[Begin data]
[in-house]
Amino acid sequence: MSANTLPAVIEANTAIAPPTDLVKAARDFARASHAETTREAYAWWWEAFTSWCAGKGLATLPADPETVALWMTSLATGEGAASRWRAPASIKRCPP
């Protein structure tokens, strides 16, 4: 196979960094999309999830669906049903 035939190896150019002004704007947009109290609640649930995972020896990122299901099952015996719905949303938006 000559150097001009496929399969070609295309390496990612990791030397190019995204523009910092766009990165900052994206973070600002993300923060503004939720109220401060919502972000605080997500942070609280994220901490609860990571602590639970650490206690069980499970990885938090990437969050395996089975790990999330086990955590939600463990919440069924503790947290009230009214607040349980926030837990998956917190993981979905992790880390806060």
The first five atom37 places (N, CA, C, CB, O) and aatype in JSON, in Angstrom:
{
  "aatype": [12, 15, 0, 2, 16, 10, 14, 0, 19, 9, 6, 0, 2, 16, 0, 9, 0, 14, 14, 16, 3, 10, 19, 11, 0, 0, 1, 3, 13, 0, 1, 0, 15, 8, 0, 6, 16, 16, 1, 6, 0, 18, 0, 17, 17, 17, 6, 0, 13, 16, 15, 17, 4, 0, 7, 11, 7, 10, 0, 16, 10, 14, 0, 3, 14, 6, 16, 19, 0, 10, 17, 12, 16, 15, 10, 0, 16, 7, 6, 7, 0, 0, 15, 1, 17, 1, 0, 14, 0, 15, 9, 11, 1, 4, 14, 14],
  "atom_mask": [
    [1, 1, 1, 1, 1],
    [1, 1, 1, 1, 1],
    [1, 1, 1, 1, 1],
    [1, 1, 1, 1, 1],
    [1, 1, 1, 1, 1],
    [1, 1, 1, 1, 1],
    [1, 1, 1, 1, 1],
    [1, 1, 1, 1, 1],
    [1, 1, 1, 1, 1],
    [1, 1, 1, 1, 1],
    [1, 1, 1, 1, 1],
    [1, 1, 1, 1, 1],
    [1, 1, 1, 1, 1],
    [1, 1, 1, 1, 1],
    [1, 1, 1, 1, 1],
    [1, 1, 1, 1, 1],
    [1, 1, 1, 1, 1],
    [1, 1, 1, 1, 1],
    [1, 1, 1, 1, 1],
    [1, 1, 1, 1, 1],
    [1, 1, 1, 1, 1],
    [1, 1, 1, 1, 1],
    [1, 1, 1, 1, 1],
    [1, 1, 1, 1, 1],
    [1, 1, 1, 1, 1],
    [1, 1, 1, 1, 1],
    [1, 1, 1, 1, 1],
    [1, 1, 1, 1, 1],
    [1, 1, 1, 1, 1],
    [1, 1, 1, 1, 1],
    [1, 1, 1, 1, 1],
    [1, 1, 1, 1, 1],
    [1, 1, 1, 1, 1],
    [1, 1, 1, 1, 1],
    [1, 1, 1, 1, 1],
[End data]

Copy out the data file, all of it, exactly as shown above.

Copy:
[in-house]
Amino acid sequence: MSANTLPAVIEANTAIAPPTDLVKAARDFARASHAETTREAYAWWWEAFTSWCAGKGLATLPADPETVALWMTSLATGEGAASRWRAPASIKRCPP
């Protein structure tokens, strides 16, 4: 196979960094999309999830669906049903 035939190896150019002004704007947009109290609640649930995972020896990122299901099952015996719905949303938006 000559150097001009496929399969070609295309390496990612990791030397190019995204523009910092766009990165900052994206973070600002993300923060503004939720109220401060919502972000605080997500942070609280994220901490609860990571602590639970650490206690069980499970990885938090990437969050395996089975790990999330086990955590939600463990919440069924503790947290009230009214607040349980926030837990998956917190993981979905992790880390806060």
The first five atom37 places (N, CA, C, CB, O) and aatype in JSON, in Angstrom:
{
  "aatype": [12, 15, 0, 2, 16, 10, 14, 0, 19, 9, 6, 0, 2, 16, 0, 9, 0, 14, 14, 16, 3, 10, 19, 11, 0, 0, 1, 3, 13, 0, 1, 0, 15, 8, 0, 6, 16, 16, 1, 6, 0, 18, 0, 17, 17, 17, 6, 0, 13, 16, 15, 17, 4, 0, 7, 11, 7, 10, 0, 16, 10, 14, 0, 3, 14, 6, 16, 19, 0, 10, 17, 12, 16, 15, 10, 0, 16, 7, 6, 7, 0, 0, 15, 1, 17, 1, 0, 14, 0, 15, 9, 11, 1, 4, 14, 14],
  "atom_mask": [
    [1, 1, 1, 1, 1],
    [1, 1, 1, 1, 1],
    [1, 1, 1, 1, 1],
    [1, 1, 1, 1, 1],
    [1, 1, 1, 1, 1],
    [1, 1, 1, 1, 1],
    [1, 1, 1, 1, 1],
    [1, 1, 1, 1, 1],
    [1, 1, 1, 1, 1],
    [1, 1, 1, 1, 1],
    [1, 1, 1, 1, 1],
    [1, 1, 1, 1, 1],
    [1, 1, 1, 1, 1],
    [1, 1, 1, 1, 1],
    [1, 1, 1, 1, 1],
    [1, 1, 1, 1, 1],
    [1, 1, 1, 1, 1],
    [1, 1, 1, 1, 1],
    [1, 1, 1, 1, 1],
    [1, 1, 1, 1, 1],
    [1, 1, 1, 1, 1],
    [1, 1, 1, 1, 1],
    [1, 1, 1, 1, 1],
    [1, 1, 1, 1, 1],
    [1, 1, 1, 1, 1],
    [1, 1, 1, 1, 1],
    [1, 1, 1, 1, 1],
    [1, 1, 1, 1, 1],
    [1, 1, 1, 1, 1],
    [1, 1, 1, 1, 1],
    [1, 1, 1, 1, 1],
    [1, 1, 1, 1, 1],
    [1, 1, 1, 1, 1],
    [1, 1, 1, 1, 1],
    [1, 1, 1, 1, 1],